Lana Del Rey's 'Great Gatsby' Greatness: Maybe Her Second Act Actually Doesn't Suck
That window of opportunity won't be open forever, being that she's ostensibly a pop star making pop music. But something fortunate happened: She lucked into singing the most important song used in Baz Luhrmann's The Great Gatsby, doubling as her most creatively relevant moment since she mysteriously released "Video Games" nearly two years ago. (There's irony to this: F. Scott Fitzgerald's famous quote is "There are no second acts in American lives," but Lana found one by rebranding her relatively drab Lizzie Grant persona.) In the film's most thematically important scene--SPOILERS if you never took high school English--Gatsby and Daisy have escaped his party to share a tender moment a nearby garden. During their makeout session (heyo!), Daisy whispers how she wishes they could just run away from her controlling husband Tom, which Gatsby reacts to with unexaggerated shock. He doesn't want to run away; he wants to stick here and craft a new life together, regardless of the public scandal that would follow.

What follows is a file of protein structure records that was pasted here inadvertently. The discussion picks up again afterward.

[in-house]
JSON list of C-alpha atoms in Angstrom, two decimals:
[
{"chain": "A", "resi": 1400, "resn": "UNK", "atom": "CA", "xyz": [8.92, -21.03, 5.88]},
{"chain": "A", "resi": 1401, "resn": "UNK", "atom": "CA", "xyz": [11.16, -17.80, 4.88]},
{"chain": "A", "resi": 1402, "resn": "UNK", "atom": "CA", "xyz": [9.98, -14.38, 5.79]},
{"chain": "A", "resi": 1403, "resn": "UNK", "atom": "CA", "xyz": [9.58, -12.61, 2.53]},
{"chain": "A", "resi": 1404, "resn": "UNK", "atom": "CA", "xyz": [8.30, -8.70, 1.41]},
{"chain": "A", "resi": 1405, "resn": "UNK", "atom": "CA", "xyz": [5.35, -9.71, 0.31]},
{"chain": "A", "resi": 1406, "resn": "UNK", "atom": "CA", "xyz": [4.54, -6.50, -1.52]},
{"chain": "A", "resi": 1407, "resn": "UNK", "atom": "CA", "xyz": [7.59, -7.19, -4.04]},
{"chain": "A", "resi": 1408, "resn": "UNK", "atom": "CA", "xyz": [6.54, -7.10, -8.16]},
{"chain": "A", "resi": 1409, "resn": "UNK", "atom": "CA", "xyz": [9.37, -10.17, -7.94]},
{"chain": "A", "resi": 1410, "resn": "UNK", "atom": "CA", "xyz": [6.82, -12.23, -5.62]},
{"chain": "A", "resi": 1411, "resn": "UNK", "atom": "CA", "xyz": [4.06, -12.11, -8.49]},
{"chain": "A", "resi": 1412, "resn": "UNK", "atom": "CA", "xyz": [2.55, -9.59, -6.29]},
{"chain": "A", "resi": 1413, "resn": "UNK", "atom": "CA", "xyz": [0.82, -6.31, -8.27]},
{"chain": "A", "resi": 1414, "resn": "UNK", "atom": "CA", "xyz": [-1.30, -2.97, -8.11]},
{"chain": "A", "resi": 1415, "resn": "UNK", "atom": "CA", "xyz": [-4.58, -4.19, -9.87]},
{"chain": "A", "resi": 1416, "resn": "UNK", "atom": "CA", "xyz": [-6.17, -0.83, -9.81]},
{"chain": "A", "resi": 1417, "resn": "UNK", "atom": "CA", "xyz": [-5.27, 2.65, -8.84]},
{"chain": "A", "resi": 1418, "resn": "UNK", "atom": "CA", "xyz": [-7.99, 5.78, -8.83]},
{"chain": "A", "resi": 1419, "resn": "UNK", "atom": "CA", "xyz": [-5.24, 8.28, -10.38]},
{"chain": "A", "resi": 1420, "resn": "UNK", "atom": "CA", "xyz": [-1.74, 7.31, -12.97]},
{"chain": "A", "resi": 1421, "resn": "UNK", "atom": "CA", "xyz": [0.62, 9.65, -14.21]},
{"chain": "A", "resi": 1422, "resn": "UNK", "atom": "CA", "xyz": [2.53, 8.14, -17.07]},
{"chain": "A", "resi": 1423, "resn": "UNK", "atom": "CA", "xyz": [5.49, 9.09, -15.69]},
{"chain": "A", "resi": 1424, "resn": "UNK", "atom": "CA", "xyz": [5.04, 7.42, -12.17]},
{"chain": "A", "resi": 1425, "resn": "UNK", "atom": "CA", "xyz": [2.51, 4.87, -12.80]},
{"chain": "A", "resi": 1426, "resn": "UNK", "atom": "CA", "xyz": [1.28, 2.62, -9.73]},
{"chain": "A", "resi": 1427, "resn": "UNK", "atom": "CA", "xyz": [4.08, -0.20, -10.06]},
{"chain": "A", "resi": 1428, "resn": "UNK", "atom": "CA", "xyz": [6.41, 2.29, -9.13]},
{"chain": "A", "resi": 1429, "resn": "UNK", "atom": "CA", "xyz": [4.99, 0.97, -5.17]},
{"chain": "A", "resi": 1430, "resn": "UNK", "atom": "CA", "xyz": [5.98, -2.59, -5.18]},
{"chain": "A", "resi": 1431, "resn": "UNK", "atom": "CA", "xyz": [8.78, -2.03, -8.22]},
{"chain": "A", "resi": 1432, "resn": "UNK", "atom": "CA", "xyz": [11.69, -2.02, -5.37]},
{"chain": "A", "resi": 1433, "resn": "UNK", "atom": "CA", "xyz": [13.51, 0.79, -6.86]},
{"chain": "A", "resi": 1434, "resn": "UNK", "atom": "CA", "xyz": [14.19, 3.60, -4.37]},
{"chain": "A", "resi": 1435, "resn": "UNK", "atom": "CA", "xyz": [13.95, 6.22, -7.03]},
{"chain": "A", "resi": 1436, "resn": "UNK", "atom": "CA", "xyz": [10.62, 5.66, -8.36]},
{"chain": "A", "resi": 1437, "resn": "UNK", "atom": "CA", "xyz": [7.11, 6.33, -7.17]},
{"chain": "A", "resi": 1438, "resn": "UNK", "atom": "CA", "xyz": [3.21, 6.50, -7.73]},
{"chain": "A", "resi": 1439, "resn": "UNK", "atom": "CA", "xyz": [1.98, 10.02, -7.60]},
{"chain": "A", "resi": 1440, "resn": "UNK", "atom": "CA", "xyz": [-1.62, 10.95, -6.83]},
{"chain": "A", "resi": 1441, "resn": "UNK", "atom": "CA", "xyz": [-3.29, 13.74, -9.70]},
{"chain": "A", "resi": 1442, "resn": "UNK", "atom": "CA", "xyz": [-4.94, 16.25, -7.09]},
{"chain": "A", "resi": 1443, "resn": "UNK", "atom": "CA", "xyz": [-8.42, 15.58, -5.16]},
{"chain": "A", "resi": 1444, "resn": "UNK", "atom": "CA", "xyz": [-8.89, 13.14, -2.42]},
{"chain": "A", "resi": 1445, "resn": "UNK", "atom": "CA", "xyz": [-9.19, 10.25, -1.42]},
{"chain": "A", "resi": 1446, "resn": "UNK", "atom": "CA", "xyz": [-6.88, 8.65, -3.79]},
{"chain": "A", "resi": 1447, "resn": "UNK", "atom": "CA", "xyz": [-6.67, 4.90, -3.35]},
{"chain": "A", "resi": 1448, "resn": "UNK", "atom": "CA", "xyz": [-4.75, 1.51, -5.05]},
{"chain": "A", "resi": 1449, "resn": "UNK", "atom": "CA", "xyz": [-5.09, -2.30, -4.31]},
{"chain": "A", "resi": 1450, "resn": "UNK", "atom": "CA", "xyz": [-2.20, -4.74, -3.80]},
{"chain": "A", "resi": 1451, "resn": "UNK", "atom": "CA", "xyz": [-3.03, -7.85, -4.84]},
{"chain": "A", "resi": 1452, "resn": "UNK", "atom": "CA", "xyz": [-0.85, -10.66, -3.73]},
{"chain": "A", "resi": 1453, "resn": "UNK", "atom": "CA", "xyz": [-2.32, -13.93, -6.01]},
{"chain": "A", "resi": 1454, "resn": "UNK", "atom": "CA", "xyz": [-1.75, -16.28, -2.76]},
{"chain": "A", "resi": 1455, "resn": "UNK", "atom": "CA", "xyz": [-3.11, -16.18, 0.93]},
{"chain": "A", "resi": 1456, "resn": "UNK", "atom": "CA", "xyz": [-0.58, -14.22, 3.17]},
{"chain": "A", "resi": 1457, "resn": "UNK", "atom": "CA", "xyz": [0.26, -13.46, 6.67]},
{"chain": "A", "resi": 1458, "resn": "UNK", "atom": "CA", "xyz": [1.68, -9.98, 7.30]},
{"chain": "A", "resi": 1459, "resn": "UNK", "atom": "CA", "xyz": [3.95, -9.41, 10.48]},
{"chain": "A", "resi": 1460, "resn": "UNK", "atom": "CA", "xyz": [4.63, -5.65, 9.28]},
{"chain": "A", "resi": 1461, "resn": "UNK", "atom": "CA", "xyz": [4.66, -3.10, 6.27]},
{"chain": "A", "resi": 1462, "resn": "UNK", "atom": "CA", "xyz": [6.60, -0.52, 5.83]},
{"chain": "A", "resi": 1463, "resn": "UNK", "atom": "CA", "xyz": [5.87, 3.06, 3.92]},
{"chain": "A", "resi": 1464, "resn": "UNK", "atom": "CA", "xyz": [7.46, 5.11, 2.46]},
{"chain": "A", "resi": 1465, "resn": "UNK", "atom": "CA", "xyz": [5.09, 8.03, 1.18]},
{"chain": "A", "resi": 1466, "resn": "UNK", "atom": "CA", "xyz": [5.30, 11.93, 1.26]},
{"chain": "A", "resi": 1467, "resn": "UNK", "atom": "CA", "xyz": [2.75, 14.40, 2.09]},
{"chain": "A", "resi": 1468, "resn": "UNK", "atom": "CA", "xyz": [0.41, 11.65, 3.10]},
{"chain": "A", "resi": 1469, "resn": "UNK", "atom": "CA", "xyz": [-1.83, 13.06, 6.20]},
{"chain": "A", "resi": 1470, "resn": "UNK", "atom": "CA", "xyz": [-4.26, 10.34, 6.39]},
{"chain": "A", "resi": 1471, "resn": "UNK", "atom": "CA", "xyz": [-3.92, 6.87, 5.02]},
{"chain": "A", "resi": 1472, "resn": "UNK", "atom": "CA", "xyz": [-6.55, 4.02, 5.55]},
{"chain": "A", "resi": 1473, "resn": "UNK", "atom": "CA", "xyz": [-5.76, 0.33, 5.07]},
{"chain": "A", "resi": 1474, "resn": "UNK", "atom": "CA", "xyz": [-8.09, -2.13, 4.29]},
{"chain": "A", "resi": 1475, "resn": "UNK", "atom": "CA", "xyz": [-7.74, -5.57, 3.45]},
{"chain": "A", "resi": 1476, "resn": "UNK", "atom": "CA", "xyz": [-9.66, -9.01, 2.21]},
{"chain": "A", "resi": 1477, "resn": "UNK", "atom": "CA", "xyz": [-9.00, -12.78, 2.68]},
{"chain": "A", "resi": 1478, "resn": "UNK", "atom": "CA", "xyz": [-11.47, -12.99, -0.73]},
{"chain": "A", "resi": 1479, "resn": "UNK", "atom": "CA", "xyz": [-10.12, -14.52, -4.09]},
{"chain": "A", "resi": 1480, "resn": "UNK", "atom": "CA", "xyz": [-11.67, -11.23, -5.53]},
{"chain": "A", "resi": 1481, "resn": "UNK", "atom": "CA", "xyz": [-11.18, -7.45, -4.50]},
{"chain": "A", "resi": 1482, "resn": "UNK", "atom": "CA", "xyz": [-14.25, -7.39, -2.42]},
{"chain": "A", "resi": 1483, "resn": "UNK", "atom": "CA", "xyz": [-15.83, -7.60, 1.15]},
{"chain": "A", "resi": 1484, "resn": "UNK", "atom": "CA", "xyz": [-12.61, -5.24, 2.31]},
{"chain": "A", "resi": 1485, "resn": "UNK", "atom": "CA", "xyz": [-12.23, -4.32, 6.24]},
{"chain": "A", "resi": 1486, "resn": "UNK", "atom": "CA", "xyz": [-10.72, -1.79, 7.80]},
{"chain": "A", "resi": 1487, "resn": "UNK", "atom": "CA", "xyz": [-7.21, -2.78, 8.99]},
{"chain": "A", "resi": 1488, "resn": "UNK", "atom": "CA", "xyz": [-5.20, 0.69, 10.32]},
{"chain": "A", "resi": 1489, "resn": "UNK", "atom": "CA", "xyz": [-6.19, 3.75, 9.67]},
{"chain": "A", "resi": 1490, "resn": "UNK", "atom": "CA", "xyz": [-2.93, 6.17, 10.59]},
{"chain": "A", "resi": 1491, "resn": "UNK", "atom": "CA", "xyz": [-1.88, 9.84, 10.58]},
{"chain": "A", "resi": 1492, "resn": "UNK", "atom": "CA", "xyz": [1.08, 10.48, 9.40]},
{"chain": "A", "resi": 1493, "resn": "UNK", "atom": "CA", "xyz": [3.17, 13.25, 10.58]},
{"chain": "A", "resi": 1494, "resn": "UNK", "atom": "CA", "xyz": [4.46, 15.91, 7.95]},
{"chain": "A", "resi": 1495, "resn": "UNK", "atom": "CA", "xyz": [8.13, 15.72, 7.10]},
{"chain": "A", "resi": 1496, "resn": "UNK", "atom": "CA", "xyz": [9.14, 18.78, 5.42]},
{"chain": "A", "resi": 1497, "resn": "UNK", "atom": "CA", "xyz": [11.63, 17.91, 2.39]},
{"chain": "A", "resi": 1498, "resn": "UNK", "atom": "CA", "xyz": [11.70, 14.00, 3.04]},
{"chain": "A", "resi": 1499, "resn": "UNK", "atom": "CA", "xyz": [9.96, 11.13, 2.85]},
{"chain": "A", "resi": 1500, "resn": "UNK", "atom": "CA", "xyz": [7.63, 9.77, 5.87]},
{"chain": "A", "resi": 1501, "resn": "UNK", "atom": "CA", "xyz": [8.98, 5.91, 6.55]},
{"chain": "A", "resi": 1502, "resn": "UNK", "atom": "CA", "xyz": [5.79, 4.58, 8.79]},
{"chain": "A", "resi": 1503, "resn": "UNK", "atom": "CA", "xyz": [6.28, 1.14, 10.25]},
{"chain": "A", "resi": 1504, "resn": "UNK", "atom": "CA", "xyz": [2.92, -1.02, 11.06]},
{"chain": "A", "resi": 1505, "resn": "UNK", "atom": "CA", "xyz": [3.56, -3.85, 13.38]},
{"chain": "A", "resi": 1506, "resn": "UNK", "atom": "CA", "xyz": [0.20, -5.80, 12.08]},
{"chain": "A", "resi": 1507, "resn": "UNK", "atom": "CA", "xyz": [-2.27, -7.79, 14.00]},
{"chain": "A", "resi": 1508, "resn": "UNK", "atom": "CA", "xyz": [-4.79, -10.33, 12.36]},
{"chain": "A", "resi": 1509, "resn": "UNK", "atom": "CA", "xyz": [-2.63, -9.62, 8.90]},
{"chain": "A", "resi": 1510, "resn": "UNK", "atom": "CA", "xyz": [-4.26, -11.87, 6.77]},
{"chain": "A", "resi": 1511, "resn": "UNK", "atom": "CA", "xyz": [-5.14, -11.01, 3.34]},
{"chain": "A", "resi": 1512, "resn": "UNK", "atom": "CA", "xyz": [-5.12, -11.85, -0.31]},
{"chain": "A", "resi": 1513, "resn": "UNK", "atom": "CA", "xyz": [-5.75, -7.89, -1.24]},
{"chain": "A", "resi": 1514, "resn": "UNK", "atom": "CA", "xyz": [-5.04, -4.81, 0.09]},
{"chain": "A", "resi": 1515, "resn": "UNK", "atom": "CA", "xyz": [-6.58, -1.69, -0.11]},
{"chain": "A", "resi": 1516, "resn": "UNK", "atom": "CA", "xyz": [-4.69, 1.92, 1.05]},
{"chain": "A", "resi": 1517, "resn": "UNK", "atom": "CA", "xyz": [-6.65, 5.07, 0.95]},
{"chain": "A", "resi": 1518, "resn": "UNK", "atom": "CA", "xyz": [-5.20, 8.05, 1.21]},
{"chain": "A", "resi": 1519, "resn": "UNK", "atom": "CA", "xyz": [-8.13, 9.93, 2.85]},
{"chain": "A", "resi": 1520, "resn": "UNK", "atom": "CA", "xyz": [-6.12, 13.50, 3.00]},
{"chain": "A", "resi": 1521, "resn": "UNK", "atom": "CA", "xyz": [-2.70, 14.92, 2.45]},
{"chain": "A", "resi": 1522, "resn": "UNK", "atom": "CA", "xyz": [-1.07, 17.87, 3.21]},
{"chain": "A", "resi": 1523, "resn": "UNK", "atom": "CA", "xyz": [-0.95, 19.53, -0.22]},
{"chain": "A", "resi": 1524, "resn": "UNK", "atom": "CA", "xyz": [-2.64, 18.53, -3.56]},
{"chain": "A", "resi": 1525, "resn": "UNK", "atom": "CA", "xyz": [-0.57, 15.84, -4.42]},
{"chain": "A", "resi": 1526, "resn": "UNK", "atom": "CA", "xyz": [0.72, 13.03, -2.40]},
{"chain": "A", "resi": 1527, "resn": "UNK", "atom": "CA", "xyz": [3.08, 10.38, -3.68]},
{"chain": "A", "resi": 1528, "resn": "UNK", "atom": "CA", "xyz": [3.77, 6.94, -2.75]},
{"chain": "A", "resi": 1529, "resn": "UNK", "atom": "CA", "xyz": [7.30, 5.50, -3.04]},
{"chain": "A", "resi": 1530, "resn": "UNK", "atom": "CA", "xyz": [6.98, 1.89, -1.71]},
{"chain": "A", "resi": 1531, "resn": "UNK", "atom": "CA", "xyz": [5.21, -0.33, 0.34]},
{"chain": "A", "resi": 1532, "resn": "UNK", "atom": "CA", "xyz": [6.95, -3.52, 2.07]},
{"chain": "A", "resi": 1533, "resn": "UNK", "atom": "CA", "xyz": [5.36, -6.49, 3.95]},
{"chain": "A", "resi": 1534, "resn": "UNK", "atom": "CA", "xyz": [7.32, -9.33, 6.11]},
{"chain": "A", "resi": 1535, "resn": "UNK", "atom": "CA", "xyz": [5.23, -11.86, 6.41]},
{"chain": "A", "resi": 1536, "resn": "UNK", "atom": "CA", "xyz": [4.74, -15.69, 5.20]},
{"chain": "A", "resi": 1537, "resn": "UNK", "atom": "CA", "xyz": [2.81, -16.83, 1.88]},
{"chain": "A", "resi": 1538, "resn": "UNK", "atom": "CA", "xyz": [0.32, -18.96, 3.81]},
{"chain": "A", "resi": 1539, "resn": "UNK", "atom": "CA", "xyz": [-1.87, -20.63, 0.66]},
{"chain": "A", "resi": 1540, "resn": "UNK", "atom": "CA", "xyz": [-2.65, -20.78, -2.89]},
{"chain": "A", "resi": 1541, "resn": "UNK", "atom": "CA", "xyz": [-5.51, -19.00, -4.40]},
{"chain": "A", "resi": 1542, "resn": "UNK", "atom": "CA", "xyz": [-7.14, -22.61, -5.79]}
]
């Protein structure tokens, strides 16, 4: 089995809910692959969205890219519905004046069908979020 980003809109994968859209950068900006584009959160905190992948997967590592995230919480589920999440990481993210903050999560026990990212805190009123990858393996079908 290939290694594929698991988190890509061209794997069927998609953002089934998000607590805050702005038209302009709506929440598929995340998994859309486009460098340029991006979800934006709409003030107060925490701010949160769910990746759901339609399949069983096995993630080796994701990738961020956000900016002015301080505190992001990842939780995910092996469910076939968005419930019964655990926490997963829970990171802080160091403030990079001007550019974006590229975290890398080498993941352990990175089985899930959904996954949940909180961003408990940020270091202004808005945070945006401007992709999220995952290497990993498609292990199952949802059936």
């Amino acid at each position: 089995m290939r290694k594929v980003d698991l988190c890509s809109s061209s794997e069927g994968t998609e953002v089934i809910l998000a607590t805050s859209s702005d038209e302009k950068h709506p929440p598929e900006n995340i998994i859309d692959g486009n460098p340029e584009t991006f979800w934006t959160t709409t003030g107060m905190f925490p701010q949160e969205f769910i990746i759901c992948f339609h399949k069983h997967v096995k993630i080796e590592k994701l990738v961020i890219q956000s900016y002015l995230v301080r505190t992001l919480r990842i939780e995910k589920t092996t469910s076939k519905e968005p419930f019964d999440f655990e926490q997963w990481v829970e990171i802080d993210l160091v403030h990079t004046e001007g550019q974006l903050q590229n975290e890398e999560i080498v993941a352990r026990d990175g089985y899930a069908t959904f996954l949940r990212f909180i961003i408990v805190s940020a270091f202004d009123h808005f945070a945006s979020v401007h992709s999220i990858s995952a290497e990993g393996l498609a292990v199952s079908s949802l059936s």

As the lover's quarrel plays out, the muted strains of Lana del Rey's "Young and Beautiful," filter in. A string-soaked ballad written specifically for the movie's soundtrack, "Young and Beautiful" has Lana wondering if her love will still appreciate her after the glamour has faded away--a frequent topic in her songs, but finding its finest context in Fitzgerald's story. Used earlier to score a montage in which the main characters frolic about Gatsby's mansion and take in his wealth, it now reveals the blind spot in their relationship. Gatsby is optimistic enough to believe in forever, but Daisy's marriage has conditioned her to be cynical about love. (She once loved Tom, too.)